Besides her artistic training, Wendy has backgrounds in social work and design that deeply inform her work and her ability to convey information visually. So I’d sit there and ramble on about, say, the importance of using a cooking fat that’s traditional to the cuisine from which the dish you are cooking originates, and she would take notes. Together, we’d create a hierarchy of information, and then she’d take that and figure out how to represent it visually. It was amazing. She helped me take all of my complicated ideas about the systems that underlie culinary thinking and turn them into fun, whimsical illustrations.
Seira: What are the top 3 tips every cook should know to do?
1) Learn how to taste for salt and acid. If you can balance these two elements, you can make anything taste amazing. The best way to train your palate is to start tasting thoughtfully every time you cook and eat. Taste all throughout the process, over and over, and think about what the dish needs to become balanced. But you don't need to be the one cooking to taste carefully--even when you eat out, or when someone else cooks, use the opportunity to taste carefully. When something tastes wonderful, think about what makes it taste good (hint: it's probably properly salted and has enough acid). Then, try to replicate that the next time you're in the kitchen.
2) Learn how to hold a knife. It'll make everything easier. Hold a knife by pinching the blade between your thumb and forefinger, and lightly gripping the handle with your other three fingers. It will feel weird at first, but after a couple of weeks it'll be second nature. When you hold a knife like this, you have a lot more control over the blade, and you need to use a lot less effort to slice and dice, which will save your back and your wrist. Cooking is a lot easier when you do it ergonomically!
3) Have fun in the kitchen! Remember, cooking isn't brain surgery. It's just dinner! If you mess up, you can always order a pizza and try again tomorrow. So relax, don't stress about mistakes--they're just learning opportunities, and have fun!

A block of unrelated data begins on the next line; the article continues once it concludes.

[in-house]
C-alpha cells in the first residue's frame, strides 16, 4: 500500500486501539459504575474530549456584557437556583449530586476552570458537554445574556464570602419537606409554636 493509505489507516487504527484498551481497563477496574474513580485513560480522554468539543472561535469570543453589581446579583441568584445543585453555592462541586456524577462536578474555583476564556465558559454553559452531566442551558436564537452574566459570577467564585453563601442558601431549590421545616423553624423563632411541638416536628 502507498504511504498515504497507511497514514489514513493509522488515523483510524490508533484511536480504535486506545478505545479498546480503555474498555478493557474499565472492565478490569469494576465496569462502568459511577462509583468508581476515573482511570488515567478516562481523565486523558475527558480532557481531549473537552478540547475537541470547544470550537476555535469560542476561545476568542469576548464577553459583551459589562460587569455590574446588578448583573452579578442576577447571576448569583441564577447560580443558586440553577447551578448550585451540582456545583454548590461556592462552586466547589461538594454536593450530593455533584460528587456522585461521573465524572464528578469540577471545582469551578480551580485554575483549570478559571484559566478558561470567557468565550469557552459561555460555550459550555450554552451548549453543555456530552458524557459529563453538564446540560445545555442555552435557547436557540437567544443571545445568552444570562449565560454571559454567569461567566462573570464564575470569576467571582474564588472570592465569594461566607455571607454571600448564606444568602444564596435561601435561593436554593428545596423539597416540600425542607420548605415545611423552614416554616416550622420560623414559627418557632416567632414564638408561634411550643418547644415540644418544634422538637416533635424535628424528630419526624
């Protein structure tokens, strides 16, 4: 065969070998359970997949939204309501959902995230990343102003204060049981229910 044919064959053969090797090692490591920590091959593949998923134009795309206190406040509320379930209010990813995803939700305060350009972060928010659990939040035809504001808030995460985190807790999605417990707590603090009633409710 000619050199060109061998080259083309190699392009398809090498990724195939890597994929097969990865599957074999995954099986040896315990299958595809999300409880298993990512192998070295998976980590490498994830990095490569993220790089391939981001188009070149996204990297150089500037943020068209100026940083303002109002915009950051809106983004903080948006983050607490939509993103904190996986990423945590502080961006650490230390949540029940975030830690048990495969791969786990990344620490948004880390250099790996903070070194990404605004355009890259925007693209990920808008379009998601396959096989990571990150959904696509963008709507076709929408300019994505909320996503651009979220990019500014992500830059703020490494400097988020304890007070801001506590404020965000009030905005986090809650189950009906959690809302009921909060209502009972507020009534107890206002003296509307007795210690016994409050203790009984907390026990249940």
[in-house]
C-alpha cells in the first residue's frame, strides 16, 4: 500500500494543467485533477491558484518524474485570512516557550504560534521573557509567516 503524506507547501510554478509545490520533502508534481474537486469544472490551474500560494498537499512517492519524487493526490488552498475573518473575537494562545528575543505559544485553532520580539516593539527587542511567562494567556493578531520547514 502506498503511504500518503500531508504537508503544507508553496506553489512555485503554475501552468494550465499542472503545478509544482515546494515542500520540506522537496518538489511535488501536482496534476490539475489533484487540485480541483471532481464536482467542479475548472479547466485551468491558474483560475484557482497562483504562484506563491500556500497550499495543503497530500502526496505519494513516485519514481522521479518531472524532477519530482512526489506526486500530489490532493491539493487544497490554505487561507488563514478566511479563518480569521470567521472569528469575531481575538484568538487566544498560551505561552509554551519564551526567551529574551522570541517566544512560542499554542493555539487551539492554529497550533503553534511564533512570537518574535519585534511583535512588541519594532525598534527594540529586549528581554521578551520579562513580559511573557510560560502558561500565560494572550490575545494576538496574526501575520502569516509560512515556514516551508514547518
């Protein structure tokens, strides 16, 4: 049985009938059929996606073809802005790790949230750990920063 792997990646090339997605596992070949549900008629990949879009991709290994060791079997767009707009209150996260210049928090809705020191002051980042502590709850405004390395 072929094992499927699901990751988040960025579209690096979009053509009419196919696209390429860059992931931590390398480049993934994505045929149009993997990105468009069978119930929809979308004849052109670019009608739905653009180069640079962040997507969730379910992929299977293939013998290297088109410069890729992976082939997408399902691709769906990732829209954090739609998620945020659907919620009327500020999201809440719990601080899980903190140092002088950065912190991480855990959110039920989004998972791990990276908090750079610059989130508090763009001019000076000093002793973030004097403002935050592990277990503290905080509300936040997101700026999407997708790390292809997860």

Seira: I heard you might be doing a TV show...??
Samin: YES! I can hardly believe it, but Salt, Fat, Acid, Heat is being turned into a docu-series by Jigsaw Productions. We're about to start pre-production, and are putting together a team of badass creatives (mostly women!!!) to make the show inspiring, fun, informative, and just really, really beautiful. I get to travel all over the world to show how Salt, Fat, Acid, and Heat really are the universal elements of good cooking, and I am SO EXCITED! I think the series will be out sometime next year!
Seira: What's your go-to meal when you need something fast with ingredients on hand?
Samin: When I come home and am totally exhausted (which is, face it, most nights), I start a pot of jasmine rice on the stove. One part rice to one-and-a-half-parts water, and a generous pinch of salt. Cover, bring to a boil, and simmer until tender. It takes about 20 minutes. In the meantime, I brown an onion and then add whatever greens I have on hand--usually kale or broccoli--and long-cook over gentle heat. I love spicy food, and I always have Calabrian chile paste on hand, so I add a generous spoonful of that. And then, I fry an egg, or, if I am feeling really fancy, I slice and marinate tofu with soy sauce or Bragg's liquid aminos and fry it in coconut oil. It's become my go-to-comfort meal, and it's totally delicious.
Seira: How did you like your first taste of our local favorite, Ellenos yogurt?
Samin: I loved it! It's the creamiest, richest yogurt I have ever tasted! I'm sorta glad I don't live in Seattle, because I could see myself going bankrupt because of Ellenos.
Seira: What do you enjoy most about teaching people to cook?
The most satisfying thing as a teacher is empowering my students to care for themselves and their loved ones. There is nothing like it!